Like many forces for change, the motive starts from within. Entrepreneur and designer of 13BC, Cherine Magrabi, regularly plunges into the back of her wardrobe. “Getting rid of a showstopping piece isn’t going to save the environment. We need to look at this challenge another way today. Conscious and responsible buying is the best place to start. Thankfully, there are brands that are empowering consumers and influencing us all to give our shopping habits a rethink,” she says.
The British royal household is a bold influencer of the repeat chic movement, with Catherine, Duchess of Cambridge championing multiwear style. The royals’ pragmatic approach is deeply rooted in the protestant belief in modesty. Excessive vanity is frowned upon and in today’s transparent global culture, it risks appearing tone deaf. July’s Wimbledon was a good window, with the duchess wearing a vivid green Dolce & Gabbana dress with pearl buttons first seen on the royal tour to Canada in 2016. Meanwhile, Meghan, Duchess of Sussex wore a white cotton shirt by Bahrain born-and-raised designer Misha Nonoo. Style watchers will be on the lookout for how she reappropriates her pre-pregnancy wardrobe that included standout pieces from Givenchy and Erdem.
In this zeitgeist, everyone can become her own editor. Lebanese financier turned shoe designer Jennifer Chamandi follows Kondo. “Everything has energy, including clothes. We should treasure them and treat them with value and respect and not like they are disposable,” says Chamandi, who has refined her wardrobe to minimalist classics from Stella McCartney and Max Mara. She stands by Coco Chanel’s eternal maxim “simplicity is elegance.”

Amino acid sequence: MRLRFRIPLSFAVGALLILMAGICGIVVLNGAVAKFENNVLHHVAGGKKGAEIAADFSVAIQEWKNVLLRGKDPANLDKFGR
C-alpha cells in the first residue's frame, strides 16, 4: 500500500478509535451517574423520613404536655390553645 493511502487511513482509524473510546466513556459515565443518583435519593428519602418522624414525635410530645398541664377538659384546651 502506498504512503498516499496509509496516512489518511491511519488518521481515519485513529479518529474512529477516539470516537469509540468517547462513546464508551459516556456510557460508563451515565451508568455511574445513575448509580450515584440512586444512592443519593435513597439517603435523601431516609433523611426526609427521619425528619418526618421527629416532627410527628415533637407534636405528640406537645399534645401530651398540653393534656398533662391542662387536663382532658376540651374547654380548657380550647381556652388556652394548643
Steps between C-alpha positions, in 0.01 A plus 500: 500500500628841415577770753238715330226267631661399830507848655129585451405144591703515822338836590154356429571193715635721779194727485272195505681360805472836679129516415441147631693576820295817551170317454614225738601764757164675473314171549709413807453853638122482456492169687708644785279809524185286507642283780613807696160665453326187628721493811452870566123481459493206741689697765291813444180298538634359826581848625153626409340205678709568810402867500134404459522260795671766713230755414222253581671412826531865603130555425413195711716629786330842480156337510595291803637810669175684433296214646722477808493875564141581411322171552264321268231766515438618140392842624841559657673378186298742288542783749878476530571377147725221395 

Doyens of style are great teachers too. Layla Moussa, founder of the Jeddah boutique The Establishment, remarks, “I consider dressing up as a very intimate pleasure, and I like to do that myself – no stylist, no apps. Dressing up is like eating and should be done using your five senses. If I buy the showstopping piece of a collection, I generally don’t wear it that same season. I buy it because it’s beautiful, not because it is ‘the piece.’ I don’t care about what I should wear when, so I don’t archive or get rid of a garment just because it is not fashionable.” She counts YSL tuxedos, early Margiela, and Yohji Yamamoto among her treasures. “In a way, my wardrobe reconsiders itself. I just enable it,” she adds.
We can’t change habits overnight, but designers are working hard to help, concentrating not on wild stylistic swings but on a consistent, cohesive evolution in style. Clare Waight Keller at Givenchy, Virginie Viard at Chanel, Maria Grazia Chiuri at Dior, Hedi Slimane at Celine, Stella McCartney, and Sarah Burton at Alexander McQueen are among the many advocates of slow luxury. “I want these clothes to be valid in 10 years’ time,” says Gabriela Hearst of her subtly toned, lightweight tailoring, rib knit dresses, and investment leather. From the new guard, creatives including Roni Helou, Marine Serre, Abadia, and Bethany Williams are upcycling fabrics to lower their environmental footprint.
Jumpstart and dive in. Locate a tailor and see what can be transformed and start switching pieces around. Learning new ways to tie, twist, layer and combine will re-energize. Once the hangers are rattling, you know you are winning. Kismet is waiting.
Photographs: Getty, Indigital